In Opposition to Offshore Oil Drilling
“The plan would put the thousands of sea and coastal birds at risk including the hundreds of nesting Ospreys which are totally dependent on the migrant fish population in Long Island Sound.”
The Connecticut Audubon Society has joined scores of other organizations in opposing the Trump Administration’s plan to expand offshore oil drilling. Here are our comments, submitted by Executive Director Patrick Comins:
March 7, 2018
Bureau of Ocean Energy Management
1849 C Street, NW
Washington, D.C. 20240
Comments from the Connecticut Audubon Society regarding the 2019-2024 Draft Proposed Outer Continental Shelf Oil and Gas Leasing Program
Founded in 1898 the Connecticut Audubon Society is an independent organization that conserves Connecticut’s environment through science-based education and advocacy focused on the state’s bird populations and habitats.
We are writing to oppose the proposed offshore drilling along the coasts and beaches of Connecticut and New York as proposed by the Trump Administration’s Five-Year Plan for offshore oil and gas leasing.
The proposed plan unnecessarily threatens severe and unacceptable harm to our coastal waters including Long Island Sound, an estuary of national importance and critical to our regional economy, public health and marine life.
The plan would put the thousands of sea and coastal birds at risk including the hundreds of nesting Ospreys which are totally dependent on the migrant fish population in Long Island Sound. Our Osprey Nation citizen science partnership, found that in 2017 there were 540 Osprey nests in Connecticut alone; 607 young birds fledged from those nests.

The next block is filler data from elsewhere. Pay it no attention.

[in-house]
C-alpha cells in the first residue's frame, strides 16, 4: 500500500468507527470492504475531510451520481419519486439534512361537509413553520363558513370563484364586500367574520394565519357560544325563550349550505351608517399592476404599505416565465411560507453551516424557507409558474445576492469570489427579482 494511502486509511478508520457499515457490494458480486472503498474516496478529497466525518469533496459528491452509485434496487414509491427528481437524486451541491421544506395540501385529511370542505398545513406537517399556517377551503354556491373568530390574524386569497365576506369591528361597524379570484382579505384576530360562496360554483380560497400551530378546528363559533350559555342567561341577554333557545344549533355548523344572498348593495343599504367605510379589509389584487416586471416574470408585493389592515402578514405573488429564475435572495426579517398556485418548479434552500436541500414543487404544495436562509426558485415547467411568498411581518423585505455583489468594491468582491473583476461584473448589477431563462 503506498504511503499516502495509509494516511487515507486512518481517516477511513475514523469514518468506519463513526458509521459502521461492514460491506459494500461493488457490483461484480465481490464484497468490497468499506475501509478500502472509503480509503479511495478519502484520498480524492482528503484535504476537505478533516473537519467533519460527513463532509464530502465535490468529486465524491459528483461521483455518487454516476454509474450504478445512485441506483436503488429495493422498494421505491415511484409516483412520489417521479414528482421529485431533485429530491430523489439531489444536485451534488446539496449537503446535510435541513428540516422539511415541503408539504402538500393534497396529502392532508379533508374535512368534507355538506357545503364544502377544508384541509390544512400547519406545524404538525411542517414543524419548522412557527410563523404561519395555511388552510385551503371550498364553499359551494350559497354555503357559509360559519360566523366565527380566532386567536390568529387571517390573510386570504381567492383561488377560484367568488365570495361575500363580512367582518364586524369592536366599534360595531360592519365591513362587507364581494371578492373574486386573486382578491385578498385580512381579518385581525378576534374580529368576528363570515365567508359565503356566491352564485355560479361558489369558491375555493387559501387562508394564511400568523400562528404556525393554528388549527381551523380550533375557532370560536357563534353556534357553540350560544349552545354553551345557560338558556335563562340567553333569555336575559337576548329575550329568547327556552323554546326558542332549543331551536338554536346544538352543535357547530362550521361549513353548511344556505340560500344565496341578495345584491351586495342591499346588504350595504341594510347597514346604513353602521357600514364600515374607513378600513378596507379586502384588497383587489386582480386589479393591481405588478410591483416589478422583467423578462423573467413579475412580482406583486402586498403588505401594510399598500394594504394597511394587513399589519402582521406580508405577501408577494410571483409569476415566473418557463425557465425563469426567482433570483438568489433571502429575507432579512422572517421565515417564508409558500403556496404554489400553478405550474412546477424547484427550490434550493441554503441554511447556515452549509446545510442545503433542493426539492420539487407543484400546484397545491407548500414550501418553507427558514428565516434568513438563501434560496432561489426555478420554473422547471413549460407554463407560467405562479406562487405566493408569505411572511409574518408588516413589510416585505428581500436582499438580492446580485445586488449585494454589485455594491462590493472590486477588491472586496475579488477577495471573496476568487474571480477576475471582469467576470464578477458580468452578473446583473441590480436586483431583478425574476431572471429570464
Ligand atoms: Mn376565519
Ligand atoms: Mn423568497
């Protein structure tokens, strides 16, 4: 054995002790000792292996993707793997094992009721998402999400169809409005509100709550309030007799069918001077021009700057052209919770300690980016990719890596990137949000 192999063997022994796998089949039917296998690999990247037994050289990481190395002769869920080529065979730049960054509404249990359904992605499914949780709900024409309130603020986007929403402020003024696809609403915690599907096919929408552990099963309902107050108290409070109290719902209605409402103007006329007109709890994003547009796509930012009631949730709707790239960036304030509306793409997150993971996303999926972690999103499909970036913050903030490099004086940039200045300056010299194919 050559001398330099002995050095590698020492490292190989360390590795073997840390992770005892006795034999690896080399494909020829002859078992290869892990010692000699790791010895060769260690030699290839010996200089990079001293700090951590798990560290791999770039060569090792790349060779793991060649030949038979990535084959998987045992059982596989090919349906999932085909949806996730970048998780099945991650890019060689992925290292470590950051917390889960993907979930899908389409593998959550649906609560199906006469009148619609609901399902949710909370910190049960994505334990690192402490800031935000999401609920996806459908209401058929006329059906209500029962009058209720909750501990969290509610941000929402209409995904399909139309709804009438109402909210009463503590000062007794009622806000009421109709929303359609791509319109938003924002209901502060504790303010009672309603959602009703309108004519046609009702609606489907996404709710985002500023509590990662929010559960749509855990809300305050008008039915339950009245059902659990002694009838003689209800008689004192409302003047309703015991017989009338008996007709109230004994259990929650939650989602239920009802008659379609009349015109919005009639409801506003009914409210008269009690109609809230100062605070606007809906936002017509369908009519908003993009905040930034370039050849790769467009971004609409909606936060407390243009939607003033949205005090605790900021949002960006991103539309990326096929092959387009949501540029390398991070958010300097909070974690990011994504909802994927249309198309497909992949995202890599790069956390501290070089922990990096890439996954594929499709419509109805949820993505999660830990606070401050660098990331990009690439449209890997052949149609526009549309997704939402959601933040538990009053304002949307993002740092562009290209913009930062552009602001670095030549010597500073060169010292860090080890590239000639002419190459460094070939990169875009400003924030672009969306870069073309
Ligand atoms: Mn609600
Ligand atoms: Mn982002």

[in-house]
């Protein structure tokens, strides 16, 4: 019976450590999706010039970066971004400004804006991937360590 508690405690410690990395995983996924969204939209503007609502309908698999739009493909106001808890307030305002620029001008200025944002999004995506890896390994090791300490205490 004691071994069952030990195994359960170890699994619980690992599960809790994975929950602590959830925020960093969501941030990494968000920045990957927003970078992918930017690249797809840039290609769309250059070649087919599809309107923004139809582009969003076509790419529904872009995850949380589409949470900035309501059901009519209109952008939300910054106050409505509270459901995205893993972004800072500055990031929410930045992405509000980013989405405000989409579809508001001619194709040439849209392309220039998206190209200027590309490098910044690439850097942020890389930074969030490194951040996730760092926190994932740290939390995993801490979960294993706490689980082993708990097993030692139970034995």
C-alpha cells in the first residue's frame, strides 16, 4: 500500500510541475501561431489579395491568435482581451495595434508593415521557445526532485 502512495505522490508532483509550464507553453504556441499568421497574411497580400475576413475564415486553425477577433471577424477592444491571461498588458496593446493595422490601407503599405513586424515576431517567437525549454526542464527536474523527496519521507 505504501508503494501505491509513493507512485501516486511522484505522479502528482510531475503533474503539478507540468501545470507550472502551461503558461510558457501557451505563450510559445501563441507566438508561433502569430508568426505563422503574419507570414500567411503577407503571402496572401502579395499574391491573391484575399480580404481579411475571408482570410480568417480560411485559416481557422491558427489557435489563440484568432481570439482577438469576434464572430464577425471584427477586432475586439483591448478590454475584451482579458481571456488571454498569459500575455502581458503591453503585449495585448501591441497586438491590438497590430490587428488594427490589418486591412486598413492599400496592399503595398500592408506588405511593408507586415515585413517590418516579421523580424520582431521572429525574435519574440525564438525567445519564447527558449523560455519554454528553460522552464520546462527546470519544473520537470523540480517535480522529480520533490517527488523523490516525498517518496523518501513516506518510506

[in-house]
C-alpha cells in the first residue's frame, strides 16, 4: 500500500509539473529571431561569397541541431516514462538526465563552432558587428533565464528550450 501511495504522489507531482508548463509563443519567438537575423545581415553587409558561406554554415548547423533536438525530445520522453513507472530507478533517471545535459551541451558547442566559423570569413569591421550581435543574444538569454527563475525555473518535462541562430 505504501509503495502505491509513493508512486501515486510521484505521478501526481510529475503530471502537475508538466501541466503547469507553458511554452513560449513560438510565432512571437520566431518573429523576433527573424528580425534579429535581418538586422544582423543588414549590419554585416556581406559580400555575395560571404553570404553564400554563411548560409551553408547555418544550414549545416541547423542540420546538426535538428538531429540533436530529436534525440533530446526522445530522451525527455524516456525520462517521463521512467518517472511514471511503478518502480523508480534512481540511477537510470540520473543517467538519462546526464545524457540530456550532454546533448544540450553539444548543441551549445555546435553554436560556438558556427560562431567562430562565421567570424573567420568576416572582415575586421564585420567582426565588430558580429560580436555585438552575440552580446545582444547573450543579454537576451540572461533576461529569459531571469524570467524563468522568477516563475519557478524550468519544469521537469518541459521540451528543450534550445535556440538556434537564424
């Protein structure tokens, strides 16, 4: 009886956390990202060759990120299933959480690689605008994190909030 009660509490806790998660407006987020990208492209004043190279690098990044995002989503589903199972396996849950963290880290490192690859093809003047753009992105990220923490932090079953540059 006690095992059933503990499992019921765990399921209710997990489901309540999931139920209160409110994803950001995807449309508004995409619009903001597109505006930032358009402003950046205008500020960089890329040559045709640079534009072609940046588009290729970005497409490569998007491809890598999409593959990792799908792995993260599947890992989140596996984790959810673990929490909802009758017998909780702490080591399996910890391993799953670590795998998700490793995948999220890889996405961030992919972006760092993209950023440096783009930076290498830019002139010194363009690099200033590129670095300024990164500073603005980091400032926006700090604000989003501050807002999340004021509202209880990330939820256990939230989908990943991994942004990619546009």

As Long Island Sound is a focal area of the Atlantic Flyway, it concentrates migratory bird populations within its 187 mile length from Rhode Island to New York. Hundreds of bird species and a remarkable and diverse fish population are dependent on its health. As a marine life nursery, the waters of the Sound discharge into the Atlantic Ocean and provide the essential nutrients needed for the health of the ocean and the pelagic fish species we depend on for food.
Drilling rigs and oil and gas exploration would pose an unacceptable risk to our waters, our people and our wildlife. Simply one unfortunate accident could destroy the health of these waters and the livelihood of the 50 million people who live within its watershed for decades or longer.
Patrick M. Comins